The innovation ecosystem in the Midwest is different from the mature venture communities operating on the coasts and, as the region grows in importance, a key question is what the role of the venture capitalist is in growing and nurturing the ecosystem.
A session at +Venture North led by Matchstick Venture’s Ryan Broshar posed that question to a panel of other venture fund leaders.
Broshar set the stage by making it clear that investing in Midwest entrepreneurs is not just a “home team” play. “There are great venture opportunities and great investments in these Midwest regions,” he said as he encouraged attendees not to overlook them.
The group, which included Fallon Donohue from Narya Capital (Cincinnati), Eli Blee-Goldman of Character VC (Milwaukee) and Jonathan Ellis from Sandalaphon Capital (Chicago), discussed the tailwinds supporting growth in the Midwest sector including:
While comparisons to other markets are inevitable, the panel cautioned against the tendencies to try to replicate what a Boston or a San Francisco has developed. “Comparisons to other markets cause us to undervalue what is already here that will help grow our own ecosystem over time,” noted Blee-Goldman. He added that those other systems are highly dynamic and have developed and evolved over years and said that it’s not as easy as just trying to transplant what has worked elsewhere.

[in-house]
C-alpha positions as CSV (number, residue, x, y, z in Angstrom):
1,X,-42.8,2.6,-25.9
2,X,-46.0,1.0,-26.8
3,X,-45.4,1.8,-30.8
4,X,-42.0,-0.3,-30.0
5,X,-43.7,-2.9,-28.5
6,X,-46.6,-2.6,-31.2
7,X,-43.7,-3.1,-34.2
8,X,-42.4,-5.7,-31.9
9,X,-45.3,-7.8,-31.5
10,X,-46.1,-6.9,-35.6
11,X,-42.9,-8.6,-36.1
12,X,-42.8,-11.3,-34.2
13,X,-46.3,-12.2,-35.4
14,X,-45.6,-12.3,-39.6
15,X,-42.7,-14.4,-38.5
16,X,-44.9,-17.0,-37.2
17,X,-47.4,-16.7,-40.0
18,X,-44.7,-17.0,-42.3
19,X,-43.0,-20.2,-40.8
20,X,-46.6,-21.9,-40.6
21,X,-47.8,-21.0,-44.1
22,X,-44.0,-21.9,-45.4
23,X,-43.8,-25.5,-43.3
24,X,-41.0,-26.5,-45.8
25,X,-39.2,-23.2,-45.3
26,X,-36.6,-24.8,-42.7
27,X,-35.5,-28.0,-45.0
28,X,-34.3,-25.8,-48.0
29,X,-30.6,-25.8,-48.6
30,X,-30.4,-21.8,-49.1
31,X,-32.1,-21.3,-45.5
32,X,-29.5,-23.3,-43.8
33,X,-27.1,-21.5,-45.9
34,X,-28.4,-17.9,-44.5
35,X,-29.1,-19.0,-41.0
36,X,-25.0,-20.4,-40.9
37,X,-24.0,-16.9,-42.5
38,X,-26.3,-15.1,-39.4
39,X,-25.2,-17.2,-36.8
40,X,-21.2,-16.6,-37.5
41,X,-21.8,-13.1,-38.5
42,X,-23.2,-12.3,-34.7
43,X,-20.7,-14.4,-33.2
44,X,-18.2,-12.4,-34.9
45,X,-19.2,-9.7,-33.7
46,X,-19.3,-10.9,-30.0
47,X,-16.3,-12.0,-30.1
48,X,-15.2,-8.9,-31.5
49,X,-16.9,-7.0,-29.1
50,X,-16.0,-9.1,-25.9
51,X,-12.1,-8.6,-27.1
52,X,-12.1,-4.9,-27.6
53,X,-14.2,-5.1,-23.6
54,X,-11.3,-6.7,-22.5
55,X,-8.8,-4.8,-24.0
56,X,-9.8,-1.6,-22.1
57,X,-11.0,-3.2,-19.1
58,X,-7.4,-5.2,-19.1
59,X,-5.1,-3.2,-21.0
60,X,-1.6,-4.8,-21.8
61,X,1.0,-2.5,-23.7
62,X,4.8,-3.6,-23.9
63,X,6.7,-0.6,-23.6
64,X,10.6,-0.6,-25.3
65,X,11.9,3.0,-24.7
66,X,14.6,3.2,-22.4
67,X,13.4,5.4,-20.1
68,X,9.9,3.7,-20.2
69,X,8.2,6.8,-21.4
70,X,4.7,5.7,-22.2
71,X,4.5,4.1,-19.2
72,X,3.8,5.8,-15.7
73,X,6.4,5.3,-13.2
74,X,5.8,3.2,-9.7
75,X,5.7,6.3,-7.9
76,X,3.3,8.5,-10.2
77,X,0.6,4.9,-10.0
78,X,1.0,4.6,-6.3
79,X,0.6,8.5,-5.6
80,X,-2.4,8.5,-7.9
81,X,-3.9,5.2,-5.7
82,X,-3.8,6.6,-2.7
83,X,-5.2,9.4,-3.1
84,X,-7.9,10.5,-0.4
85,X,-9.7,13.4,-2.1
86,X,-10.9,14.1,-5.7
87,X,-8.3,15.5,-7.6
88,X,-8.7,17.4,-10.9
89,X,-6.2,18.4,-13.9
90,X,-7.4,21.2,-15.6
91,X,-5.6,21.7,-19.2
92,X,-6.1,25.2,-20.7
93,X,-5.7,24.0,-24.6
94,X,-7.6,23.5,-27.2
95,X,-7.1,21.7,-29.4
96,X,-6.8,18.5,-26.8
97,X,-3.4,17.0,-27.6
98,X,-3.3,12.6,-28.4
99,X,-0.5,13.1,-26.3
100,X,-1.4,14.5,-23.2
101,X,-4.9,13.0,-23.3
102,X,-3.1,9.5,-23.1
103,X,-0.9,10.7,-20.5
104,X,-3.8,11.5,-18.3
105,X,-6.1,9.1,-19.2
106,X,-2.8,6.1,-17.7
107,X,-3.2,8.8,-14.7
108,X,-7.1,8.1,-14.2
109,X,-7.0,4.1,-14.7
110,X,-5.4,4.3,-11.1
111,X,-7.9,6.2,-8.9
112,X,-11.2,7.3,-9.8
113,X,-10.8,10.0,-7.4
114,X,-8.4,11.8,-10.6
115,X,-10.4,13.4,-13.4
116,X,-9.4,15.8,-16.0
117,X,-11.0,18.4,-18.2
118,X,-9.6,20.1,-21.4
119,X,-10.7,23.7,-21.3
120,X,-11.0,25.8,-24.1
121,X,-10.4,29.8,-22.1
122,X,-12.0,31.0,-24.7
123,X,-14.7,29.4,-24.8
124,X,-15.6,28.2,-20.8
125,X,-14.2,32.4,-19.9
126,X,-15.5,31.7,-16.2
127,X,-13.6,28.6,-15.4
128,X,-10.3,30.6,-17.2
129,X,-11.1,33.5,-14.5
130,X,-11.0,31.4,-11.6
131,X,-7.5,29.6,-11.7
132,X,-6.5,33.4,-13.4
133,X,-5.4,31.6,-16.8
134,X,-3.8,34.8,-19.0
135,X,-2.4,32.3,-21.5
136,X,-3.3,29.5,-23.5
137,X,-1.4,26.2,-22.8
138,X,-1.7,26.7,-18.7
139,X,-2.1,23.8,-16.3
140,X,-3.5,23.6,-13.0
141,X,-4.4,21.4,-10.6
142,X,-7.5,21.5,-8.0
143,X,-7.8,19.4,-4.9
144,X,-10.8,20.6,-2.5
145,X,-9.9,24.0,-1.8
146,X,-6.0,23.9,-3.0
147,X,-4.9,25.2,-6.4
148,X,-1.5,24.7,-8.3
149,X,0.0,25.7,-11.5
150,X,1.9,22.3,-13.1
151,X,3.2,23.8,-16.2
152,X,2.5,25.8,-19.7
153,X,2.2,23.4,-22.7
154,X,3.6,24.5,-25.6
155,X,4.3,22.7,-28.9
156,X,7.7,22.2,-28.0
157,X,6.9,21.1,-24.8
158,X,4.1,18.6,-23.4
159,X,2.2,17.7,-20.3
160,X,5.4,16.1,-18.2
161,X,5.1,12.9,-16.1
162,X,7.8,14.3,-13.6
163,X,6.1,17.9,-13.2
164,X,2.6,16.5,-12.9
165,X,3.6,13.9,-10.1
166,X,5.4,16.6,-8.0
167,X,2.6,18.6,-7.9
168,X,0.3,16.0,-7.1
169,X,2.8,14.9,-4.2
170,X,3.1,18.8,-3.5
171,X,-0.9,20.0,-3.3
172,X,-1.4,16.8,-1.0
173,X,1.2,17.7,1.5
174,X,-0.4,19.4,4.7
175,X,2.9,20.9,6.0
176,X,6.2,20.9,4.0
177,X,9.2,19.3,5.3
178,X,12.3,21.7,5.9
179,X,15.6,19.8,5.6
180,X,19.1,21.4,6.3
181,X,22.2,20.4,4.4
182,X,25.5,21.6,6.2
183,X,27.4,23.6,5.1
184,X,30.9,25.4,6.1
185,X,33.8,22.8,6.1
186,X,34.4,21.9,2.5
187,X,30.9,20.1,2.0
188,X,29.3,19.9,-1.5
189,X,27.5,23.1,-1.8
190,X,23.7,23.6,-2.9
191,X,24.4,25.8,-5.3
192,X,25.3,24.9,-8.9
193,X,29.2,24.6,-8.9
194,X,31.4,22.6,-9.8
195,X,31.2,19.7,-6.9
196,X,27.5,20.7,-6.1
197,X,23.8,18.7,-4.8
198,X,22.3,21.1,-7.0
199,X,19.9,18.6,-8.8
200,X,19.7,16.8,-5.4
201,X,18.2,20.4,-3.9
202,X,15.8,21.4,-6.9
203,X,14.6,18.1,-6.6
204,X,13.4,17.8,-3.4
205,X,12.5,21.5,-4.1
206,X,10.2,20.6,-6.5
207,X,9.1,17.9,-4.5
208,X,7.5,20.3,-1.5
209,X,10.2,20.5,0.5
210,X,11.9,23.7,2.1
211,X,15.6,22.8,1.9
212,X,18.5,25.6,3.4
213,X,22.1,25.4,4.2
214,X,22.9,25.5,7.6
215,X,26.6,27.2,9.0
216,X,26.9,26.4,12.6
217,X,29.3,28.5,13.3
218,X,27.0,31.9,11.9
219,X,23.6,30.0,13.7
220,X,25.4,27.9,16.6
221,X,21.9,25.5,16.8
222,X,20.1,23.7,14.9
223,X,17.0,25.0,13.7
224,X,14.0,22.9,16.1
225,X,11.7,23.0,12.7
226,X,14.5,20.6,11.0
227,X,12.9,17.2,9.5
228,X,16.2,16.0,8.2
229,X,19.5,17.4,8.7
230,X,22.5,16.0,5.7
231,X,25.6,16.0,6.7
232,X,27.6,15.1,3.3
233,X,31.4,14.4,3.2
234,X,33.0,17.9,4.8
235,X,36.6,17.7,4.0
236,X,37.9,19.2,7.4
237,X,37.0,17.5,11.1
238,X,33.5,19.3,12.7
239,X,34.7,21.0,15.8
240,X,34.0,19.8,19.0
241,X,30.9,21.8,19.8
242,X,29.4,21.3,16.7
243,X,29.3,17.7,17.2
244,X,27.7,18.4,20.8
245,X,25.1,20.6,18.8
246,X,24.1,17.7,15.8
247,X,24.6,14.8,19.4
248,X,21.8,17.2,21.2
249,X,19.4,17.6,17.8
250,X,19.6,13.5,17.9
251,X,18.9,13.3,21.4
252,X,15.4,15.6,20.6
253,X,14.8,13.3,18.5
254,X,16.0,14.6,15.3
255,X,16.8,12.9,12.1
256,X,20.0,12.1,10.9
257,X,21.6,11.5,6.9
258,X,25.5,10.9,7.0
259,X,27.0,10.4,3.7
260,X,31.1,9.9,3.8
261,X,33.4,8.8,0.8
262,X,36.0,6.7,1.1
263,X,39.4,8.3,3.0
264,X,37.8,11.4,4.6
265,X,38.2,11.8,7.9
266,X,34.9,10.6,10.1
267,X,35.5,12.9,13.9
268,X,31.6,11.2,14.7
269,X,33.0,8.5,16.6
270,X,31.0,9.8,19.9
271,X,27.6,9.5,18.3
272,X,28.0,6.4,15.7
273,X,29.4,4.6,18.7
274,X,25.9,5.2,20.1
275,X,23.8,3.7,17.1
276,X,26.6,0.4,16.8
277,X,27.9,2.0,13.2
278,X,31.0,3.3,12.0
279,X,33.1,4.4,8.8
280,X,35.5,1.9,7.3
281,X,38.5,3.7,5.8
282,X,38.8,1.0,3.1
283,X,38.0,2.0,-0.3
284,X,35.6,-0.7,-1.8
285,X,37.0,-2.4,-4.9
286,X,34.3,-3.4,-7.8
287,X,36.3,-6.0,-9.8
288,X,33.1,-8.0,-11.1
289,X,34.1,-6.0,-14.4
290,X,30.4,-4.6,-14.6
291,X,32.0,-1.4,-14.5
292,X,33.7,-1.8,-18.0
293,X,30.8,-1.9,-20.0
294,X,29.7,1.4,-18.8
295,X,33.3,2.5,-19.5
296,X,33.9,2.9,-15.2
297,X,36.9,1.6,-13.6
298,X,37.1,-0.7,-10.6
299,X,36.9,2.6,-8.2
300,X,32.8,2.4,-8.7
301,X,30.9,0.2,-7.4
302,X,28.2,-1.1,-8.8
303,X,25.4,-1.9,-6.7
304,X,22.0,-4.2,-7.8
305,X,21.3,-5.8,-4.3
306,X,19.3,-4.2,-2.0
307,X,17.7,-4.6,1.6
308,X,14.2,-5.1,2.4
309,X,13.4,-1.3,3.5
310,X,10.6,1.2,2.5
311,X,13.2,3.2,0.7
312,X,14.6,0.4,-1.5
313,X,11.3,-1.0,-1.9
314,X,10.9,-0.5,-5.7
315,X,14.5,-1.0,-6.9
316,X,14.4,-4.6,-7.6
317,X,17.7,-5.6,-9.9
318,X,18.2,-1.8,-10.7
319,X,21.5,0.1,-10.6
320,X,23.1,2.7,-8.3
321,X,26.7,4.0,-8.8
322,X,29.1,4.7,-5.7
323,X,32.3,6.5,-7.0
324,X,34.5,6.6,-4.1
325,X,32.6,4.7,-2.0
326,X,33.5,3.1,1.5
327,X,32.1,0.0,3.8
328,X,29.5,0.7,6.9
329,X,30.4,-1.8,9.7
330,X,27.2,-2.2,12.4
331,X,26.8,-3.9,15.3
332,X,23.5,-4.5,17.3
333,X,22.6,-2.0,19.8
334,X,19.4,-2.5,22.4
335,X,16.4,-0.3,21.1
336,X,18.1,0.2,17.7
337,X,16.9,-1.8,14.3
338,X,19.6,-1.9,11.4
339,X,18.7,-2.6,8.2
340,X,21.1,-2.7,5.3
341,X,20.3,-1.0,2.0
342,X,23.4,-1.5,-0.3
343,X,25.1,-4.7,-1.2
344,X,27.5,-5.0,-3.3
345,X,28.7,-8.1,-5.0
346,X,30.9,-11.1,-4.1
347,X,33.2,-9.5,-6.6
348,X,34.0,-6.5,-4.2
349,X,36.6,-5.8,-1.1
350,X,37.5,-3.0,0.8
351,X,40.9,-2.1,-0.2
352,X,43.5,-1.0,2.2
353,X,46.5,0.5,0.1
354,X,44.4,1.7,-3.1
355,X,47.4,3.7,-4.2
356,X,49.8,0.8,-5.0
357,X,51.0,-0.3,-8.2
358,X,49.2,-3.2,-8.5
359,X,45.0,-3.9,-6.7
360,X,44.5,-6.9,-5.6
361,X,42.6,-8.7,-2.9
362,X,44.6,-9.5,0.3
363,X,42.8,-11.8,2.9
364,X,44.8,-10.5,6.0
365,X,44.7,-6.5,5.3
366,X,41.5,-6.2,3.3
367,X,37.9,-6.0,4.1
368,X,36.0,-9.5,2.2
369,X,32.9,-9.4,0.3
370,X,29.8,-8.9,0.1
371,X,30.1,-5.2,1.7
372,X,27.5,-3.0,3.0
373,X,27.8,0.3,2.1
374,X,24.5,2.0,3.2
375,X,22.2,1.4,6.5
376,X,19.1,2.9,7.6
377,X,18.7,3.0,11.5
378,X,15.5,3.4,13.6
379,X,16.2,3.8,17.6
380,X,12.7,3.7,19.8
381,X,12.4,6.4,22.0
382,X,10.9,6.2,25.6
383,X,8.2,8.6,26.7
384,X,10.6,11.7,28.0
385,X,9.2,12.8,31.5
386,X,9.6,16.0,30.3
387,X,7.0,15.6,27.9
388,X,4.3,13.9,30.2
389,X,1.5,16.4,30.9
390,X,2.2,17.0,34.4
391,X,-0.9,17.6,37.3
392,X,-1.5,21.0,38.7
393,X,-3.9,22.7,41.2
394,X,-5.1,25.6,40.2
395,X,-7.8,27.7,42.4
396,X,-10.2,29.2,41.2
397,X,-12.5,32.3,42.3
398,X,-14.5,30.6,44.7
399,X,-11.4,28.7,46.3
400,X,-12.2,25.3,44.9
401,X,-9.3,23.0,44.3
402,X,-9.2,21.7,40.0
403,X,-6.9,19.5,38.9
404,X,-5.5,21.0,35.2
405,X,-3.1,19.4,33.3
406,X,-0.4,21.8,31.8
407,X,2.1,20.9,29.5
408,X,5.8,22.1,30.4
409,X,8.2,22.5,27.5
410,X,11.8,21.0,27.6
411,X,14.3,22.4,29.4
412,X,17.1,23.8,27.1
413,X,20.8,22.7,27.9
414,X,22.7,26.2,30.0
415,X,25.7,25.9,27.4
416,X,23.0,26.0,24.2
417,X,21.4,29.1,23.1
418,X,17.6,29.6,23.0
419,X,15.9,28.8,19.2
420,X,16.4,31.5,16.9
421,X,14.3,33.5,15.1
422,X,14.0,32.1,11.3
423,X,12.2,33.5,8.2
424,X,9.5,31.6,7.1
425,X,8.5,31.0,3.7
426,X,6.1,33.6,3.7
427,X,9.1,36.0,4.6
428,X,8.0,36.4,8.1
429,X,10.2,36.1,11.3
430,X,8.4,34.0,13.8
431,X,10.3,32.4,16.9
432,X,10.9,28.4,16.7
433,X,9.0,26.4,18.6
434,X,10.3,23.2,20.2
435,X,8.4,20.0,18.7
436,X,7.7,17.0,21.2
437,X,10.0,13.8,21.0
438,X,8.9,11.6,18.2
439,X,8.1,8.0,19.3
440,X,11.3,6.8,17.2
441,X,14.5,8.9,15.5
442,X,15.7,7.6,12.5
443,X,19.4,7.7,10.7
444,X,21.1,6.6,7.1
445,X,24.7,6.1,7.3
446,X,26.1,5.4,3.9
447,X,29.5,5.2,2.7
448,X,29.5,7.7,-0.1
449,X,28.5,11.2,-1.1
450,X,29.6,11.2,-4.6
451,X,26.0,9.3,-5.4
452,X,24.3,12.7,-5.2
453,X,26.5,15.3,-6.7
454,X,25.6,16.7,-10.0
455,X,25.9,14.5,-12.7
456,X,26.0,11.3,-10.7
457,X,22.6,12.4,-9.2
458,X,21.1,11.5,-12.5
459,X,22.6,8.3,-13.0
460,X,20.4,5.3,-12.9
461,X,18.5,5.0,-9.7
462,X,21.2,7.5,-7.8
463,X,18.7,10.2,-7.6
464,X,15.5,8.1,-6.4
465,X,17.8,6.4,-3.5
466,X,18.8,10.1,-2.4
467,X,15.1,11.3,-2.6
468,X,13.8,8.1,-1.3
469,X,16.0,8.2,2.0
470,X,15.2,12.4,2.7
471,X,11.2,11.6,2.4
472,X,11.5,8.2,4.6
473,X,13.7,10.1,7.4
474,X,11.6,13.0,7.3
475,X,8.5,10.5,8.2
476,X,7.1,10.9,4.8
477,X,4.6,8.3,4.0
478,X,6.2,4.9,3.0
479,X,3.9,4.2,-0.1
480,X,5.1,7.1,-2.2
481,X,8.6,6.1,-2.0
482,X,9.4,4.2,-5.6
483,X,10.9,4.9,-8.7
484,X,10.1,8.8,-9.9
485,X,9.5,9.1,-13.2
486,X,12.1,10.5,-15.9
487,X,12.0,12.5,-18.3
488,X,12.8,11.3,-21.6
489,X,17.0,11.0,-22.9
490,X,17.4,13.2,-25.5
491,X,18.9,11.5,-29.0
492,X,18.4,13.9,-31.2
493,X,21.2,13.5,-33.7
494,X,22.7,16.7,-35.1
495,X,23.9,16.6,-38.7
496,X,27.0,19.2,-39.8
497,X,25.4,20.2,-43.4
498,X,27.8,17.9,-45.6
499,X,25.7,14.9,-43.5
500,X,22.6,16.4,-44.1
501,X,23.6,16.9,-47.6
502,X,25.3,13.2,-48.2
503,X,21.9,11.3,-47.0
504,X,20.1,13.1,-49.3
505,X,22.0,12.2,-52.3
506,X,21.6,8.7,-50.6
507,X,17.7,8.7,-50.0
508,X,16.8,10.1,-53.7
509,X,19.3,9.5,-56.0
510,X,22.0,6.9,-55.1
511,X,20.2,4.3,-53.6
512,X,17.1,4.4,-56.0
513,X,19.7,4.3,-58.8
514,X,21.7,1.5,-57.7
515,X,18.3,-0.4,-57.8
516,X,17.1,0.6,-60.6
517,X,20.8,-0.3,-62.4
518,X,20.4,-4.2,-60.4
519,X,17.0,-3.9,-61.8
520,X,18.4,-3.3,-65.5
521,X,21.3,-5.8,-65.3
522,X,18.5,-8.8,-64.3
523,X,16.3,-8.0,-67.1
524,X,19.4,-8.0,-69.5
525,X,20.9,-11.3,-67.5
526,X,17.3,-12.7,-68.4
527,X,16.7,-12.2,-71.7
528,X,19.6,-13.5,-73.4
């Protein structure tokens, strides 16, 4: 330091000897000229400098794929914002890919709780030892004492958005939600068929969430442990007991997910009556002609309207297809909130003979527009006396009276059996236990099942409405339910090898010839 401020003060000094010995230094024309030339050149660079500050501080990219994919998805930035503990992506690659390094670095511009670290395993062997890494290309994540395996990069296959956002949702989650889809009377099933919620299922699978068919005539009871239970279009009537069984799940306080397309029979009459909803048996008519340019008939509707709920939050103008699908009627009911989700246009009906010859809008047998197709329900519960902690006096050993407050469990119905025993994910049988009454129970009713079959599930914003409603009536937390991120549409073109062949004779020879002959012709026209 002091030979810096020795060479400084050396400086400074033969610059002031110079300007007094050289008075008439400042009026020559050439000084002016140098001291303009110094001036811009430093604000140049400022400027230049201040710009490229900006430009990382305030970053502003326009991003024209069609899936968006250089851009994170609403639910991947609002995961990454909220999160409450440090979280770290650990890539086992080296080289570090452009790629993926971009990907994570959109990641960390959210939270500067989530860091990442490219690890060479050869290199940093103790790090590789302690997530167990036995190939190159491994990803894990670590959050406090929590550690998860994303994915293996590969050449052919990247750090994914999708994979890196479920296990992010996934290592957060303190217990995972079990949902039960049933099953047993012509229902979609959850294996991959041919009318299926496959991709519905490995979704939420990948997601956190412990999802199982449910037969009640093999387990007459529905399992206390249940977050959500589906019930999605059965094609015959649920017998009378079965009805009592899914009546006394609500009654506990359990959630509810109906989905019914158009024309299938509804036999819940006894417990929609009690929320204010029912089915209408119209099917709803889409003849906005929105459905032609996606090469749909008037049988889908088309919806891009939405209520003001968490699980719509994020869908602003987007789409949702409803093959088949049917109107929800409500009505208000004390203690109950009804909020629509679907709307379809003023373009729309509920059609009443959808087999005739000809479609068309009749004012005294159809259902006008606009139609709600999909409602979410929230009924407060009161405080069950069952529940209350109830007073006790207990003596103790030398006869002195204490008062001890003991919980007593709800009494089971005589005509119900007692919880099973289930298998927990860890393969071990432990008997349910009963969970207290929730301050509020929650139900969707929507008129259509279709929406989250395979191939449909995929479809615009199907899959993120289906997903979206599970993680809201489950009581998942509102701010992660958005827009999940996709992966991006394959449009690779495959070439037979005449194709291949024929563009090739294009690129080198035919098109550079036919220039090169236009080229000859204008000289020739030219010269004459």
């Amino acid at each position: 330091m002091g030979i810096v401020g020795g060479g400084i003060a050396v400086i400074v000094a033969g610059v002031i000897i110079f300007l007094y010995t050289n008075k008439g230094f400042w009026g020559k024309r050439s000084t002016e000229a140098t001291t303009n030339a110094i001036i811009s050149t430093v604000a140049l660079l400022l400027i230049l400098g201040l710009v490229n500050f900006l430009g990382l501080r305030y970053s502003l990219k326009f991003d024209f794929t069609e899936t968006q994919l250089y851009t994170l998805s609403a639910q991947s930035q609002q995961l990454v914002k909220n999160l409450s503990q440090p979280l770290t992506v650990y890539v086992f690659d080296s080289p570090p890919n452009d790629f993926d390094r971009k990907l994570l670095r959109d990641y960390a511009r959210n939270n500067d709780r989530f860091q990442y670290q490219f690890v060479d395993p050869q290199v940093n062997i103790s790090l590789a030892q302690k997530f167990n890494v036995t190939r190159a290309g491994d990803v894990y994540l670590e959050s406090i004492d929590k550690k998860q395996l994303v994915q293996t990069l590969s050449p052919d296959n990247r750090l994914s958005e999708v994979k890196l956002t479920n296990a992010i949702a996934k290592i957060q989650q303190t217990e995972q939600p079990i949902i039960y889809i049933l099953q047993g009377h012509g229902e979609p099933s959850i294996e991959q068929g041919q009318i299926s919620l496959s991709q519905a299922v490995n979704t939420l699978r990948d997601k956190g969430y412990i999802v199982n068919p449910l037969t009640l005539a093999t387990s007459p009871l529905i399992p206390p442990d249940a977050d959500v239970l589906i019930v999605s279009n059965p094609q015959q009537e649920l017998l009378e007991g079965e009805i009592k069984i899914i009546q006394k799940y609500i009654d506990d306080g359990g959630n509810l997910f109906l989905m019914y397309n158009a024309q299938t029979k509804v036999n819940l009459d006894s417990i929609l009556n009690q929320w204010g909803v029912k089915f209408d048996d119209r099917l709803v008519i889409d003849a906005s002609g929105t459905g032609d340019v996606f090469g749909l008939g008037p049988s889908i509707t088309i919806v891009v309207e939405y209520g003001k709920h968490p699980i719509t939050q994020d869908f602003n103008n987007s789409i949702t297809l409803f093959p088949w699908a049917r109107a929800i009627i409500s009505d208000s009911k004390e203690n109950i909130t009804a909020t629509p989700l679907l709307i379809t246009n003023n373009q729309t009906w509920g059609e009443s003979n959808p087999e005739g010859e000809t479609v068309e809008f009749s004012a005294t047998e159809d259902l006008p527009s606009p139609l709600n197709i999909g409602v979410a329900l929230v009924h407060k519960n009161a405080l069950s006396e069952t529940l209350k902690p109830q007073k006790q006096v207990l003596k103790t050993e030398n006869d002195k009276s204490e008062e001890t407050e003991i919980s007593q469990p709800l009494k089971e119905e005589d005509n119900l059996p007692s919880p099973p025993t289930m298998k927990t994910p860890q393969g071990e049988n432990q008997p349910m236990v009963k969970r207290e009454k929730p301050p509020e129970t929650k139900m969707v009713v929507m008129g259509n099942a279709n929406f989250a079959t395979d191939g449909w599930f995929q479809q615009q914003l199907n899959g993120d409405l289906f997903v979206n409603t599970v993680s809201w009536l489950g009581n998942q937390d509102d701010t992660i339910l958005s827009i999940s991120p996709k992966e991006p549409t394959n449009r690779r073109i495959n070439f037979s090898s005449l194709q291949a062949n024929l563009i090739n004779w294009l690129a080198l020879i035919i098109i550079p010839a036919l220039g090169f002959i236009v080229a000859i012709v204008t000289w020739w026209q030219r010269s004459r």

Similarly, comparisons to other Midwestern markets do not serve us well. “It’s not a zero-sum game and the better the whole region does, the better each individual market will fare. A high tide raises all boats,” he said.
Donohue added that, in the Midwest, we seem to have an inferiority complex that we need to get over, especially now with so much going for the region.
Ellis built upon that, encouraging the various regions to lean into key industry sector priorities. He noted that, in Chicago, the community has put a focus on healthcare, life sciences, food & food tech, supply chain and quantum computing. He went on to say that the strategy is starting to pay off as they are seeing the benefits of the flywheel effect. “We’ve had about 37 unicorns,” he noted, “And we’re seeing talent at those successful companies either starting something else or starting to write angel checks to other entrepreneurs.”
He is hopeful that these successes may help get some folks who have been waiting on the sidelines to take the entrepreneurial leap.
The group wrapped with a discussion of how corporations can get involved in the local ecosystem – in addition to the obvious role of investing. Highlights included:
The entire panel agreed that one of the most impactful things that a corporation can do for startups is to open up the network and make introductions which puts a nice punctuation point on one of the goals of the conference – to create, foster and leverage networks.